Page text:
My stepsons are much less greedy than I remember being as a child. I recall counting down the days and adding items to my list of what I wanted Santa to bring me. With the boys, we typically have to remind them—multiple times—to make their wish lists for Santa.
By Christmas Eve this year, the oldest has put twice the number of gifts under the tree than the rest of us (his Dad and I were clearly way behind on our wrapping game). So it’s not like we need to provide the kind of heavy-handed, chastening reminders about the real reason for the holiday season, like my sisters and I required from my parents when we were the boys’ ages.
Still, like many people we know, we have always incorporated some sort of charitable giving into our family holiday tradition. We adopt a family from the Angel Tree at the grocery store or volunteer with one of the many non-profit programs promoted heavily between Thanksgiving and Christmas—the catch-as-catch-can scramble while people are in the “giving spirit.”
Leading up to the holidays this year, my husband and I had been talking a lot about wanting to create space in 2018 for us to have more immersive experiences as a family. More travel, perhaps slightly more outside-of-our-comfort-zone experiences, more doing and less spending.
When the time came to start thinking about our holiday plans, we realized that our charitable routines from years past felt….well, routine. We also found ourselves with a much tighter budget, without much margin to buy gifts for anyone other than the boys. But what we could give was our time.
When I first called the local Meals on Wheels number in November, I was told they had a long waiting list, but they would put our name on it and we would get a call if enough volunteers higher up on the list canceled at the last minute. Before we even had the chance to look into other activities, we got an email saying we had a route for Christmas Day.
This our first time volunteering with the local Meals on Wheels, staffed and run like a well-oiled machine by the Volunteers of America program. Our pickup time was scheduled for 9am on Christmas morning, which required a pretty early wakeup time not shirk Santa’s generosity. But we caffeinated our way through the pre-dawn gift exchanging and stocking stuffer delight by 8am and managed to get bundled up and out the door on time.
Christmas Day here was beautiful. Electric blue skies over our snowcapped-mountain skyline. It was also 14 degrees when we left the house so, when we picked up our supplies from the food bank and received our route, we were all grateful it was for residents of a single elderly-housing complex (and entirely indoors).
We hauled our two giant coolers and 2 boxes full of gift bags into the front lobby, and began delivering meals to the names on our list. Floor by floor, we knocked or rang (or both, often several times), while whispering the person’s last name to the boys. They recited “Merry Christmas, [Ms. Parker/Mr. Nunes/Mr. and Ms. Pavlova]!” each time a door would open.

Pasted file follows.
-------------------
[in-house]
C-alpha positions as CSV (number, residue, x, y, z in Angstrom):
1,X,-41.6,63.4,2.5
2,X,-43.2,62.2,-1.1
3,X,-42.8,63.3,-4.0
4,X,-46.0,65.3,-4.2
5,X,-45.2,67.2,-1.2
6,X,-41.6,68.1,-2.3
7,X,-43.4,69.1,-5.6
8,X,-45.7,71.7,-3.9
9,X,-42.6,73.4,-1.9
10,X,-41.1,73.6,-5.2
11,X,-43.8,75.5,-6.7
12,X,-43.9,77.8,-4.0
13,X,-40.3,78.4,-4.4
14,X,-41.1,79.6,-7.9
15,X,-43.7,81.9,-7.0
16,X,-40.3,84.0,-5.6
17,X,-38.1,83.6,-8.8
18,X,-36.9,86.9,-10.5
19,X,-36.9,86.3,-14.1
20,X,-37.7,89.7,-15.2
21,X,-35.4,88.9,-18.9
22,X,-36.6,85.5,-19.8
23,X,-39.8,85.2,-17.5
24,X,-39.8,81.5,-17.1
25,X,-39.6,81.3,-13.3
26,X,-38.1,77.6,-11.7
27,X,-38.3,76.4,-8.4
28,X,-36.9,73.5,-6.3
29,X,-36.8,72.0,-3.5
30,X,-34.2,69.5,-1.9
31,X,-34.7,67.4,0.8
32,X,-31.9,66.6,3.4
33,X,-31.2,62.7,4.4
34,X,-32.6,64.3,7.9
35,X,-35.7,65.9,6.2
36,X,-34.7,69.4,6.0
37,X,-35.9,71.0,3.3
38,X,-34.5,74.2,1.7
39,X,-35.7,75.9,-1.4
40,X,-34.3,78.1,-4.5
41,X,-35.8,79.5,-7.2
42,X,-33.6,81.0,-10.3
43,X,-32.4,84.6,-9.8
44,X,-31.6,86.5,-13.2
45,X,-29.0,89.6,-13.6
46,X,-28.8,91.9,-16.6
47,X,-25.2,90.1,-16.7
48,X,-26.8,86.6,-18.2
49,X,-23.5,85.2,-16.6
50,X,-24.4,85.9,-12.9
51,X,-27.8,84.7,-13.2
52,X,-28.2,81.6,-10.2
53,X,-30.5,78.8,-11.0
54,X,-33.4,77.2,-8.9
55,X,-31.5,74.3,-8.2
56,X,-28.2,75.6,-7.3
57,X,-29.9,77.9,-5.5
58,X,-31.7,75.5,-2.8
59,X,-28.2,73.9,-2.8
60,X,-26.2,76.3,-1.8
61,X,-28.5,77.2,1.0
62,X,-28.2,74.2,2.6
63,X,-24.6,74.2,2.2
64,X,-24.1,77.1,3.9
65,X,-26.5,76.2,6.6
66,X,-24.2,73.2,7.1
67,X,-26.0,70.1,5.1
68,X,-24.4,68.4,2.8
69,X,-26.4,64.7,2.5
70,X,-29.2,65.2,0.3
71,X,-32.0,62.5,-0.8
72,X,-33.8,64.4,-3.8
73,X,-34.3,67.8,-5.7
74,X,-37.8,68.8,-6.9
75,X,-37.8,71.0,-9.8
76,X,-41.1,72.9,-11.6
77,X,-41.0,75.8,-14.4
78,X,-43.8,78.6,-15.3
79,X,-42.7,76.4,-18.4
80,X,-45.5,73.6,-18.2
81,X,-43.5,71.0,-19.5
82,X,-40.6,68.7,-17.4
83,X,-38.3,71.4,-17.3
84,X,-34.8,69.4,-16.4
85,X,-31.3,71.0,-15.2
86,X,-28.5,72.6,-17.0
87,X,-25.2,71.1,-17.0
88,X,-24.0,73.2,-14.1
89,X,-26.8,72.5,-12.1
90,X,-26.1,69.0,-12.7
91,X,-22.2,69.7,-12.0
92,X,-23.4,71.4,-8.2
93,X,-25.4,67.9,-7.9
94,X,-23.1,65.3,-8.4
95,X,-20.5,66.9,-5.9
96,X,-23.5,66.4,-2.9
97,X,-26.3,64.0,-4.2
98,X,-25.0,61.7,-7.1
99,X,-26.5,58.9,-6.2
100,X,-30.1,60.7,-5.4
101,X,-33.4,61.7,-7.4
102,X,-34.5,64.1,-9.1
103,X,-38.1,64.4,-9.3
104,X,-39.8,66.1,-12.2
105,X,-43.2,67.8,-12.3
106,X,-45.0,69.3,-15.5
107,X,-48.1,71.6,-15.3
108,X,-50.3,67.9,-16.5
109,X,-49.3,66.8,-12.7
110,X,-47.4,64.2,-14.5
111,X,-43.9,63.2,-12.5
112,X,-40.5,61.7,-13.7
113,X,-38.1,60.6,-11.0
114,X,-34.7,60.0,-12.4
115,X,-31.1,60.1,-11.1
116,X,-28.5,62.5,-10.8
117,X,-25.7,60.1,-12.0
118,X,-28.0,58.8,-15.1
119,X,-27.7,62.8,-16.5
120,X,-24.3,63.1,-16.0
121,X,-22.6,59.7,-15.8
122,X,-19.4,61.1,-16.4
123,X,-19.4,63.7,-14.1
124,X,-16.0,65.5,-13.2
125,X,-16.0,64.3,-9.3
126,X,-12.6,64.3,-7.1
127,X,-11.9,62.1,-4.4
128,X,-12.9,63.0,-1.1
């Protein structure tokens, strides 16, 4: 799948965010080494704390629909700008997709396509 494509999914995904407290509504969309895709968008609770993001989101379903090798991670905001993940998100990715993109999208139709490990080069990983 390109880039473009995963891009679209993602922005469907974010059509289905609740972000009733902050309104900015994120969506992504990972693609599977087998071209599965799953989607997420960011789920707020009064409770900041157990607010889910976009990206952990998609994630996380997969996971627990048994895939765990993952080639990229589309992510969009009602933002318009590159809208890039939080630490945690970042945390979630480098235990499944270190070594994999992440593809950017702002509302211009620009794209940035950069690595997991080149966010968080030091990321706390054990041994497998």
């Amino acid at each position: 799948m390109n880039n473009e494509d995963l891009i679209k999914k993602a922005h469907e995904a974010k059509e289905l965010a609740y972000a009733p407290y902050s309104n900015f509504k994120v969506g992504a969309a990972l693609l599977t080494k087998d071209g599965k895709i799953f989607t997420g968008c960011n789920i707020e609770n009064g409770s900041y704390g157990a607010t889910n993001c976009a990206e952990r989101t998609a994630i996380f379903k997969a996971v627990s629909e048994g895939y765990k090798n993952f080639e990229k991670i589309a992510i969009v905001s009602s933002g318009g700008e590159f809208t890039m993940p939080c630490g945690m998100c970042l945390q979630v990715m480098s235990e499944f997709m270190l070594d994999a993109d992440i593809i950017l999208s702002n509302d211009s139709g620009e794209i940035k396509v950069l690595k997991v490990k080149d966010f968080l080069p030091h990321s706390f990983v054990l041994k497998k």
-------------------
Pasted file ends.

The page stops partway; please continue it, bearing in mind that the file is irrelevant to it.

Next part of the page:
By the time we got to the 12th floor, we had a system down, everyone stepping into one of four jobs. One of us carried the hot meals, another grabbed the milk, a third responsible for the bagged bread, and one gift bag carrier. Oh, and we stored the yellow Sorry We Missed You cards (to leave with a gift on the door of anyone who was not home) in the hood of my younger stepson’s winter coat, for easy access.
Some people invited us into their apartments, some stood in the doorway and chatted about their family members in other cities or states. Several of the residents spoke only Russian, which made for a pretty quick handoff. But all of the people we met yesterday brightened at the sight of children in their doorway. Even one blind man on the 9th floor began waxing nostalgic about his days growing up in Denver, asking the boys what sports they liked to play.
By the time we made our last delivery, we were all hungry and the kids were bordering their good temperament decompensation point (after a no-sleep-till-Santa night’s rest).
When we walked out of the building to reload our car, it was still only 16 degrees. And when we got back home, we discovered our furnace had died—not two weeks after we had to replace our 23yr-old hot water heater.
Last Christmas, I think we would have all just thrown up our hands and felt somehow persecuted by the universe. But we didn’t yesterday. We turned on the oven to reheat leftovers for dinner, wrapped ourselves in blankets, gloves, and scarves, and were all in bed by 8:30pm. Quiet, a little bit cold, but contented.
Ways to Volunteer as a Family